The heat and humidity that gripped Minnesota Tuesday and Wednesday were expected to give way to more comfortable air Thursday, but forecasters warned that northerly winds will bring smoke from Canadian wildfires back into the state.

The Minnesota Pollution Control Agency issued an air quality alert for nearly all of Minnesota that will run till 3 p.m. Friday. Fine-particle levels are expected to be unhealthy for sensitive groups in an area that includes Detroit Lakes, International Falls, Duluth, St. Cloud, Marshall, Rochester and the Twin Cities, as well as the tribal areas of Fond du Lac, Upper Sioux, Leech Lake, Red Lake, Mille Lacs and Prairie Island.

The alert was issued on a day where temperatures soared near 100 degrees. The National Weather Service in Chanhassen issued an excessive heat warning Wednesday, said Melissa Dye, an NWS meteorologist.

Clouds and lingering showers kept temperatures down in the morning. But the sun broke out in early afternoon, sending the mercury into the mid to upper 90s in the Twin Cities and across much of central and southern Minnesota. Dew points reached levels more common in the tropics.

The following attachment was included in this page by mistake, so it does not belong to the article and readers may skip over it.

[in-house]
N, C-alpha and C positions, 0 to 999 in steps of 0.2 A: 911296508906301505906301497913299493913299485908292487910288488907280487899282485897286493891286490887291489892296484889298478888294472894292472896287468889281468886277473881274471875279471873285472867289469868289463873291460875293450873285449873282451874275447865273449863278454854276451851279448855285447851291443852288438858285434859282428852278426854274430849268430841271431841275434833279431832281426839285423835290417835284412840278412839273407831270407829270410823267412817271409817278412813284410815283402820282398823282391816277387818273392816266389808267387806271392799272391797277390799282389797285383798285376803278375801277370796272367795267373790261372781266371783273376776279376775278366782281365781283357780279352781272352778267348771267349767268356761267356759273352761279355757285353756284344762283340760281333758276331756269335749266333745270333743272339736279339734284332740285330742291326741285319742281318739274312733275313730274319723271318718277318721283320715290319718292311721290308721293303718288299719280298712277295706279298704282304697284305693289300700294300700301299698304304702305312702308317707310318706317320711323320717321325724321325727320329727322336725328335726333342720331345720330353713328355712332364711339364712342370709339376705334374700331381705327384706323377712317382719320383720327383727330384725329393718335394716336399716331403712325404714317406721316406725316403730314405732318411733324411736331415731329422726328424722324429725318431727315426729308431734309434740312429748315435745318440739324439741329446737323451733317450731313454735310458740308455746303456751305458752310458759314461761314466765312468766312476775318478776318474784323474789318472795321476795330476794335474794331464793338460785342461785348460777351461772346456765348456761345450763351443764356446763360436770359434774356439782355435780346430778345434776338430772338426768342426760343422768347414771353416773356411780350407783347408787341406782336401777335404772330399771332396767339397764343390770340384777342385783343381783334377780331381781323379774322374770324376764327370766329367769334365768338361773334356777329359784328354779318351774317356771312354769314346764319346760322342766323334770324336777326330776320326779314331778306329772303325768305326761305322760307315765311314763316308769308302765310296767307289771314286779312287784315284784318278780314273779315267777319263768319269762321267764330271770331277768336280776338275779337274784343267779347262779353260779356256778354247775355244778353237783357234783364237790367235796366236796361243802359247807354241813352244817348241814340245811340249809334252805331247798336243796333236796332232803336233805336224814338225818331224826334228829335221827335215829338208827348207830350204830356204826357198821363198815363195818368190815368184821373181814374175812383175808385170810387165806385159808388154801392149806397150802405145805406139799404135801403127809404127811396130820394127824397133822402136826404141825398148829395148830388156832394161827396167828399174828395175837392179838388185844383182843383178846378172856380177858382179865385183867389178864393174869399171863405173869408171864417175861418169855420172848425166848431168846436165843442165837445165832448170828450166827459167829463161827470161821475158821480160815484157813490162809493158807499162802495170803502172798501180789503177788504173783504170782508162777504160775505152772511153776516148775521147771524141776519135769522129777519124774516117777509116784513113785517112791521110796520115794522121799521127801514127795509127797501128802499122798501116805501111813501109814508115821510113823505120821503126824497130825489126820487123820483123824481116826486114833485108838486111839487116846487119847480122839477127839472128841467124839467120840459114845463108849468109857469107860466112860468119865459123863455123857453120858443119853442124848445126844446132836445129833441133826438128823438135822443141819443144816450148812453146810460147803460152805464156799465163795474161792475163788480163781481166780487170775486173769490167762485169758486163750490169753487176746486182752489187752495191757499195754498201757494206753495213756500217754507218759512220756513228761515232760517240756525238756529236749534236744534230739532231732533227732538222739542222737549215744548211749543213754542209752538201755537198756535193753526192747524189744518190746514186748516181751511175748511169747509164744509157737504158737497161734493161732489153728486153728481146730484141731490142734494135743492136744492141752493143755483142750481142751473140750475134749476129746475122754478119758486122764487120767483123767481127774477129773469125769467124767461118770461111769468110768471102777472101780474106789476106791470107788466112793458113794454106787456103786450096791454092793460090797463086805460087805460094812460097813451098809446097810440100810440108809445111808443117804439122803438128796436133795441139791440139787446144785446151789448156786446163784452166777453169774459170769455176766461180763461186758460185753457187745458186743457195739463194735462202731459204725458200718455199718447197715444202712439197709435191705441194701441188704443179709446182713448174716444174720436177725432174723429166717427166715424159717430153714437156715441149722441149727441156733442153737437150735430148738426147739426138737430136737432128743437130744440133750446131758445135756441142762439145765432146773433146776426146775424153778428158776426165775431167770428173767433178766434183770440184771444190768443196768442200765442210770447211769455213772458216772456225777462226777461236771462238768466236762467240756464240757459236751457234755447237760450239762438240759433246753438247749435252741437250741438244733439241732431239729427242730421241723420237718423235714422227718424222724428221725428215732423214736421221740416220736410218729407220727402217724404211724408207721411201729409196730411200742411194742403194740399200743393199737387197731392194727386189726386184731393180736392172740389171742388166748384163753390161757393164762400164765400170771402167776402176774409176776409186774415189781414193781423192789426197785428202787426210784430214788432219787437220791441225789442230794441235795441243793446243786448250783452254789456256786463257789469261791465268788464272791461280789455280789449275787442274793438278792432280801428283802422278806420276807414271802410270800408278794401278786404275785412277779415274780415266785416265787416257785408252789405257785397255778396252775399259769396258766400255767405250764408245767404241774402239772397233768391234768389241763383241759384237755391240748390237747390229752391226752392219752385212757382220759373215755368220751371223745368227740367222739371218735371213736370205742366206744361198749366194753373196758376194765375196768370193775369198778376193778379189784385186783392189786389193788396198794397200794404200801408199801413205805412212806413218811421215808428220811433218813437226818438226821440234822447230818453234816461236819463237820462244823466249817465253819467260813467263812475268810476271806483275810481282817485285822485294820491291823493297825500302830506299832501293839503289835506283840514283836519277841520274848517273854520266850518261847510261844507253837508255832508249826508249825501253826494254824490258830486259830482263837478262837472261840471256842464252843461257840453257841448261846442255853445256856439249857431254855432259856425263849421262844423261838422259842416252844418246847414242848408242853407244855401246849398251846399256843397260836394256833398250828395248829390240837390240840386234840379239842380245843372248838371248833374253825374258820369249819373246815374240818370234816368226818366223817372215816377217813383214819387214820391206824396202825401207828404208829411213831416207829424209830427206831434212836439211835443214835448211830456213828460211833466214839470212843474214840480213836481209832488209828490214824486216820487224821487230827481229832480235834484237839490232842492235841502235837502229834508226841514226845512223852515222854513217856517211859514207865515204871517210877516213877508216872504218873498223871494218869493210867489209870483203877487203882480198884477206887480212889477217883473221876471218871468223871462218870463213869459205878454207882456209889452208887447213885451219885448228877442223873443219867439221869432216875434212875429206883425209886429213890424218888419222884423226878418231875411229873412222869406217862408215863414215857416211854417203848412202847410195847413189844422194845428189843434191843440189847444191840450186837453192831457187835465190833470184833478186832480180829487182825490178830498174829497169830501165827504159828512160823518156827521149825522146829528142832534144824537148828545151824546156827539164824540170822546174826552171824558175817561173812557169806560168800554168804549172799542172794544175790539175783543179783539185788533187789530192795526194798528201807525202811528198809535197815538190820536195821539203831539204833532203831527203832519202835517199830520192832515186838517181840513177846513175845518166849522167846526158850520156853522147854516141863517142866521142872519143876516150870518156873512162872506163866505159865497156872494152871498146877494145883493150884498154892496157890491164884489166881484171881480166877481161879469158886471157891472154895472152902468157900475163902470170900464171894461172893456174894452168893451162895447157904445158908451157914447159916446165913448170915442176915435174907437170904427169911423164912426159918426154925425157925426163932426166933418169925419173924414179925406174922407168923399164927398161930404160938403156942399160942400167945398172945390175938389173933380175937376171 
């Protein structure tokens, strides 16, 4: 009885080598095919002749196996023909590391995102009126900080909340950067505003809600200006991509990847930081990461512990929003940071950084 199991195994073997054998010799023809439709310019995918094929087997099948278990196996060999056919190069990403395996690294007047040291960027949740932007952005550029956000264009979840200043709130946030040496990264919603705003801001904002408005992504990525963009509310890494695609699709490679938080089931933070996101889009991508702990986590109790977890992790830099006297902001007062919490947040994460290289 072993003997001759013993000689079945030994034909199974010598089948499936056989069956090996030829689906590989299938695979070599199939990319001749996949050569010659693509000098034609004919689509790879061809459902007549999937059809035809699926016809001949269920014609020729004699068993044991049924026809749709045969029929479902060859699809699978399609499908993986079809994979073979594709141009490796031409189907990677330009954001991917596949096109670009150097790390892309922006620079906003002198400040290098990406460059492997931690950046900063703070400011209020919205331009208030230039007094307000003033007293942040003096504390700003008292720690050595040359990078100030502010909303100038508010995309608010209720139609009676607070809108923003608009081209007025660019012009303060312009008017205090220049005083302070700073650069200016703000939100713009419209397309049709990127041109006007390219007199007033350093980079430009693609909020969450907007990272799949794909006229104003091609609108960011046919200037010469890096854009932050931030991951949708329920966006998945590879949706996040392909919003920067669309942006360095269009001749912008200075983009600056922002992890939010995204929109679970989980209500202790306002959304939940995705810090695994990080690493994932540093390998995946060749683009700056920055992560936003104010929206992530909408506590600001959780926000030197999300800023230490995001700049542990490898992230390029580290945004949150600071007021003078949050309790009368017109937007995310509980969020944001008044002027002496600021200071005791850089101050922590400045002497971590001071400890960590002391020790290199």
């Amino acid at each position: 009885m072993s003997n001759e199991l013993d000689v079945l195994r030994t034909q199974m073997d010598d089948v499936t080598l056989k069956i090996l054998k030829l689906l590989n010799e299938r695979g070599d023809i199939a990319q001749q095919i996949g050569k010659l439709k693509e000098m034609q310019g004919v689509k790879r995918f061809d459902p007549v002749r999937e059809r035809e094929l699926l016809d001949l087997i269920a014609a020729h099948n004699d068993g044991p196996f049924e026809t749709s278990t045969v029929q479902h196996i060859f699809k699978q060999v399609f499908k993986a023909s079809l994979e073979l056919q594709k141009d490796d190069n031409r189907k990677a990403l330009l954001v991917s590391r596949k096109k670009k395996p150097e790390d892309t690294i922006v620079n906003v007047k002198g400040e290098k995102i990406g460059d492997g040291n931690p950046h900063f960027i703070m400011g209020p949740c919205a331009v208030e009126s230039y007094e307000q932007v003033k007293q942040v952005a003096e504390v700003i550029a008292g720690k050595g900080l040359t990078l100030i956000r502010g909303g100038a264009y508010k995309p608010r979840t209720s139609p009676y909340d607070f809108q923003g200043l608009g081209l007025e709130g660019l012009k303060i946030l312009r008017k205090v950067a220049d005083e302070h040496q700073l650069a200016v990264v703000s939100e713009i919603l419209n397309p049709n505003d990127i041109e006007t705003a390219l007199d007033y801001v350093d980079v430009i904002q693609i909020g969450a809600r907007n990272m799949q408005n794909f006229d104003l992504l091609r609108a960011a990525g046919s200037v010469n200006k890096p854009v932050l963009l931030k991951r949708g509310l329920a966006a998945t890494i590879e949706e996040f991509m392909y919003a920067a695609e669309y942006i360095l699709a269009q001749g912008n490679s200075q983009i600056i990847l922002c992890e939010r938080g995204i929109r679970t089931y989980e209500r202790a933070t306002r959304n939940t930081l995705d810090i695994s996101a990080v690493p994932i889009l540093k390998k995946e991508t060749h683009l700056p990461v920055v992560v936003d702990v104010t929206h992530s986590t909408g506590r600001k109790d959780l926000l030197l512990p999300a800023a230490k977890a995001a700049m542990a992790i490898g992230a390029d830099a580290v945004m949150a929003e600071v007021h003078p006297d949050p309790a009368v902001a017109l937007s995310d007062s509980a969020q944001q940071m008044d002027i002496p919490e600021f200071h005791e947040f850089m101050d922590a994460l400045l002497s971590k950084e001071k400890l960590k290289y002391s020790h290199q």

Late Wednesday, thunderstorms broke out in the east metro and parts of western Wisconsin. Some downed trees and minor damage were reported.

A dangerous heat

From May 1 to July 27 of this year, the heat has led to 40 hospitalizations at Hennepin Healthcare facilities, according to data shared Wednesday by the hospital.

That's far more than years past. In 2020, there were 28 heat-related hospitalizations in the same period, in 2019, 30; in 2018, 36, and in 2017 there were 25.

With the dangerous heat comes the potential for heat-related illnesses, particularly for those working outside or participating in outdoor activities, she said. Anybody outside for long periods of time should take breaks in the shade or in air-conditioned buildings and drink lots of water, Dye said.

The Salvation Army has opened all seven of its metro locations for people who need a place to get in from the heat and to get a bottle of water, spokesman Dan Furry said. The centers are open during regular business hours.

"It's something we normally do, even if somebody just needs a place to rest," he said. "It's critical during a heat wave if they need some place to go during the heat of the afternoon."

Behind the front, temperatures and humidity will drop on Thursday to create more comfortable conditions, Dye said. But smoke from wildfires and the resulting poor air quality will be the trade-off, Dye said.

The rest of the week will bring high temperatures in the 80s and lows in the 60s, with little chance of rain.

Staff writer Tim Harlow contributed to this report.

Alex Chhith • 612-673-4759